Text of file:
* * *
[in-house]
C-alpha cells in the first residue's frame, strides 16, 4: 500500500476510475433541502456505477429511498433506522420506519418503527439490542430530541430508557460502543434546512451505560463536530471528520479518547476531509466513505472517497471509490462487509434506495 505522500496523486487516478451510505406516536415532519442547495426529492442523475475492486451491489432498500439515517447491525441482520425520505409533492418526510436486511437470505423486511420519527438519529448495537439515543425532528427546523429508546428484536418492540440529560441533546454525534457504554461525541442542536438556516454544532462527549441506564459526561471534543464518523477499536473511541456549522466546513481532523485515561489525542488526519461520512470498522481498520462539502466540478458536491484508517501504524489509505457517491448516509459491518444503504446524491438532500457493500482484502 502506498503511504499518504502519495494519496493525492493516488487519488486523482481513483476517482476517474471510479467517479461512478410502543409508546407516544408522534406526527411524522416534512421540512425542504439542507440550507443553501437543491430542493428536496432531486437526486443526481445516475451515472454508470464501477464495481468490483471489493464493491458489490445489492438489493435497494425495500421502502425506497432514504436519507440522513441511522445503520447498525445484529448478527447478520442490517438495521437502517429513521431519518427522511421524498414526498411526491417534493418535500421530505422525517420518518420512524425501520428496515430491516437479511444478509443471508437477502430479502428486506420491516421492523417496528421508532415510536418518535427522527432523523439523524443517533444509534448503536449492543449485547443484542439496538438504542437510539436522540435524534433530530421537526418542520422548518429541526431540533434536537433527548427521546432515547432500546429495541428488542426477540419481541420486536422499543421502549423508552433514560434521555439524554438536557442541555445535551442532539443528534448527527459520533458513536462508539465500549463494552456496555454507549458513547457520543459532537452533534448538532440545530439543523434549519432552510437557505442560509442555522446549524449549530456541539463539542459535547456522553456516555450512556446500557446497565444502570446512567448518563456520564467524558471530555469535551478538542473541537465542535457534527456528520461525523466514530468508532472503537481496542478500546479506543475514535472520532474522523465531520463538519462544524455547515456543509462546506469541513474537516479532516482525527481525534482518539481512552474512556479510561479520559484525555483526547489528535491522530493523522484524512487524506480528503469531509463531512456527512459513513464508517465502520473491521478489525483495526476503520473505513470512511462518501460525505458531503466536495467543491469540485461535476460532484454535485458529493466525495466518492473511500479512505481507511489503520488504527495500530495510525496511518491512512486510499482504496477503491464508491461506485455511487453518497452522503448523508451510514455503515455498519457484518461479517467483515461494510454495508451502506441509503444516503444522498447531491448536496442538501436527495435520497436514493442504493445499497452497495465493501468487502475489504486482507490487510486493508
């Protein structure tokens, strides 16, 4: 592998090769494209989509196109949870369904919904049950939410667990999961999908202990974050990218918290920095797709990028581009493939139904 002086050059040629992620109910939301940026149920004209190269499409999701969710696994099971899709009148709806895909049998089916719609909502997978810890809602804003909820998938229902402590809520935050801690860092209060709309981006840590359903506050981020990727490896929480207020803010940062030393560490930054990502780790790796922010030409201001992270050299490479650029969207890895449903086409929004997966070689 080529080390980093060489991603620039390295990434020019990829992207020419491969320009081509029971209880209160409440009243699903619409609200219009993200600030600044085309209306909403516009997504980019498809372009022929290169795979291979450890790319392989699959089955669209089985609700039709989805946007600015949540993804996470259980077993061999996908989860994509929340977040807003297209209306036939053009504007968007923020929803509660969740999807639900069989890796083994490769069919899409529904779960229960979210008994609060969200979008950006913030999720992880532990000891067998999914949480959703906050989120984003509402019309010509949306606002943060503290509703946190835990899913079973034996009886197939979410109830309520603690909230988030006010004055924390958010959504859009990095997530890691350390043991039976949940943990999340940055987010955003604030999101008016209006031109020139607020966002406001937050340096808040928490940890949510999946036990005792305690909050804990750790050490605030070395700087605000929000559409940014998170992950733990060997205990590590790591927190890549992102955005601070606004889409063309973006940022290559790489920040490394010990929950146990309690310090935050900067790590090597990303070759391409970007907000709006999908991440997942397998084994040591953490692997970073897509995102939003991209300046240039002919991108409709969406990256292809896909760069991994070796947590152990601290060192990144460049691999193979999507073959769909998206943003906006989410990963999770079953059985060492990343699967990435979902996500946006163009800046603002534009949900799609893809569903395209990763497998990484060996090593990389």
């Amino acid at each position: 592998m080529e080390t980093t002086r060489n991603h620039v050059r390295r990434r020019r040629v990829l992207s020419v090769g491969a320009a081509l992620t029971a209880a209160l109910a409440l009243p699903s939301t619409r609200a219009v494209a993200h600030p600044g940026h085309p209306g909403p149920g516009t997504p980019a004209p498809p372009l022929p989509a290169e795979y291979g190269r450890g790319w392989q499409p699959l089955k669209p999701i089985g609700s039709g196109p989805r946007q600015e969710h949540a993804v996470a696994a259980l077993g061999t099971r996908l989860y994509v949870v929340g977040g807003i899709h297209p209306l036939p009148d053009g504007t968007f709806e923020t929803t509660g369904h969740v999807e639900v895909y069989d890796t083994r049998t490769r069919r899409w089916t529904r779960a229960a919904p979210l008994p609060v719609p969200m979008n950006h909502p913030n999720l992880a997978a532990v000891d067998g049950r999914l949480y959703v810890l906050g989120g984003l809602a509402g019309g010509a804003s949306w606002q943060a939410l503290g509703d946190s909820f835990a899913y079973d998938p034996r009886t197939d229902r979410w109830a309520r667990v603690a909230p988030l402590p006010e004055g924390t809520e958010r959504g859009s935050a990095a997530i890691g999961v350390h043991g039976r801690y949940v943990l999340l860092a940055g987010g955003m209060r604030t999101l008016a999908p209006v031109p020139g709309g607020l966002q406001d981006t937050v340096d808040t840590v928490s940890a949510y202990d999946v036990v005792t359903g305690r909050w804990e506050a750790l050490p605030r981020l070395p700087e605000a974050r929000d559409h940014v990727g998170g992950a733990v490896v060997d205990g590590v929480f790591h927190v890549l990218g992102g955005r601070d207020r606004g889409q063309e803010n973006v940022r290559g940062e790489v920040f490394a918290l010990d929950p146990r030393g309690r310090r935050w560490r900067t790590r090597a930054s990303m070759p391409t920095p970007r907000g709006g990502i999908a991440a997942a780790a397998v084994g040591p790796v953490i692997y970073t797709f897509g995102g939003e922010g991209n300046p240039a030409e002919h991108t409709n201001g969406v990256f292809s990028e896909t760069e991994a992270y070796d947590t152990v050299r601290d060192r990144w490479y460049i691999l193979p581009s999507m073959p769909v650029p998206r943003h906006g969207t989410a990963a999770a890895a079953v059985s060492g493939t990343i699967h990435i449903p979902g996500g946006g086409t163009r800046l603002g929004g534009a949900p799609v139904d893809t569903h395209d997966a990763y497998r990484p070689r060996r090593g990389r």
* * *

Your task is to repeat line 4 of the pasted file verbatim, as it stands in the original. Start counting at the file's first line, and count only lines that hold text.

């Amino acid at each position: 592998m080529e080390t980093t002086r060489n991603h620039v050059r390295r990434r020019r040629v990829l992207s020419v090769g491969a320009a081509l992620t029971a209880a209160l109910a409440l009243p699903s939301t619409r609200a219009v494209a993200h600030p600044g940026h085309p209306g909403p149920g516009t997504p980019a004209p498809p372009l022929p989509a290169e795979y291979g190269r450890g790319w392989q499409p699959l089955k669209p999701i089985g609700s039709g196109p989805r946007q600015e969710h949540a993804v996470a696994a259980l077993g061999t099971r996908l989860y994509v949870v929340g977040g807003i899709h297209p209306l036939p009148d053009g504007t968007f709806e923020t929803t509660g369904h969740v999807e639900v895909y069989d890796t083994r049998t490769r069919r899409w089916t529904r779960a229960a919904p979210l008994p609060v719609p969200m979008n950006h909502p913030n999720l992880a997978a532990v000891d067998g049950r999914l949480y959703v810890l906050g989120g984003l809602a509402g019309g010509a804003s949306w606002q943060a939410l503290g509703d946190s909820f835990a899913y079973d998938p034996r009886t197939d229902r979410w109830a309520r667990v603690a909230p988030l402590p006010e004055g924390t809520e958010r959504g859009s935050a990095a997530i890691g999961v350390h043991g039976r801690y949940v943990l999340l860092a940055g987010g955003m209060r604030t999101l008016a999908p209006v031109p020139g709309g607020l966002q406001d981006t937050v340096d808040t840590v928490s940890a949510y202990d999946v036990v005792t359903g305690r909050w804990e506050a750790l050490p605030r981020l070395p700087e605000a974050r929000d559409h940014v990727g998170g992950a733990v490896v060997d205990g590590v929480f790591h927190v890549l990218g992102g955005r601070d207020r606004g889409q063309e803010n973006v940022r290559g940062e790489v920040f490394a918290l010990d929950p146990r030393g309690r310090r935050w560490r900067t790590r090597a930054s990303m070759p391409t920095p970007r907000g709006g990502i999908a991440a997942a780790a397998v084994g040591p790796v953490i692997y970073t797709f897509g995102g939003e922010g991209n300046p240039a030409e002919h991108t409709n201001g969406v990256f292809s990028e896909t760069e991994a992270y070796d947590t152990v050299r601290d060192r990144w490479y460049i691999l193979p581009s999507m073959p769909v650029p998206r943003h906006g969207t989410a990963a999770a890895a079953v059985s060492g493939t990343i699967h990435i449903p979902g996500g946006g086409t163009r800046l603002g929004g534009a949900p799609v139904d893809t569903h395209d997966a990763y497998r990484p070689r060996r090593g990389r």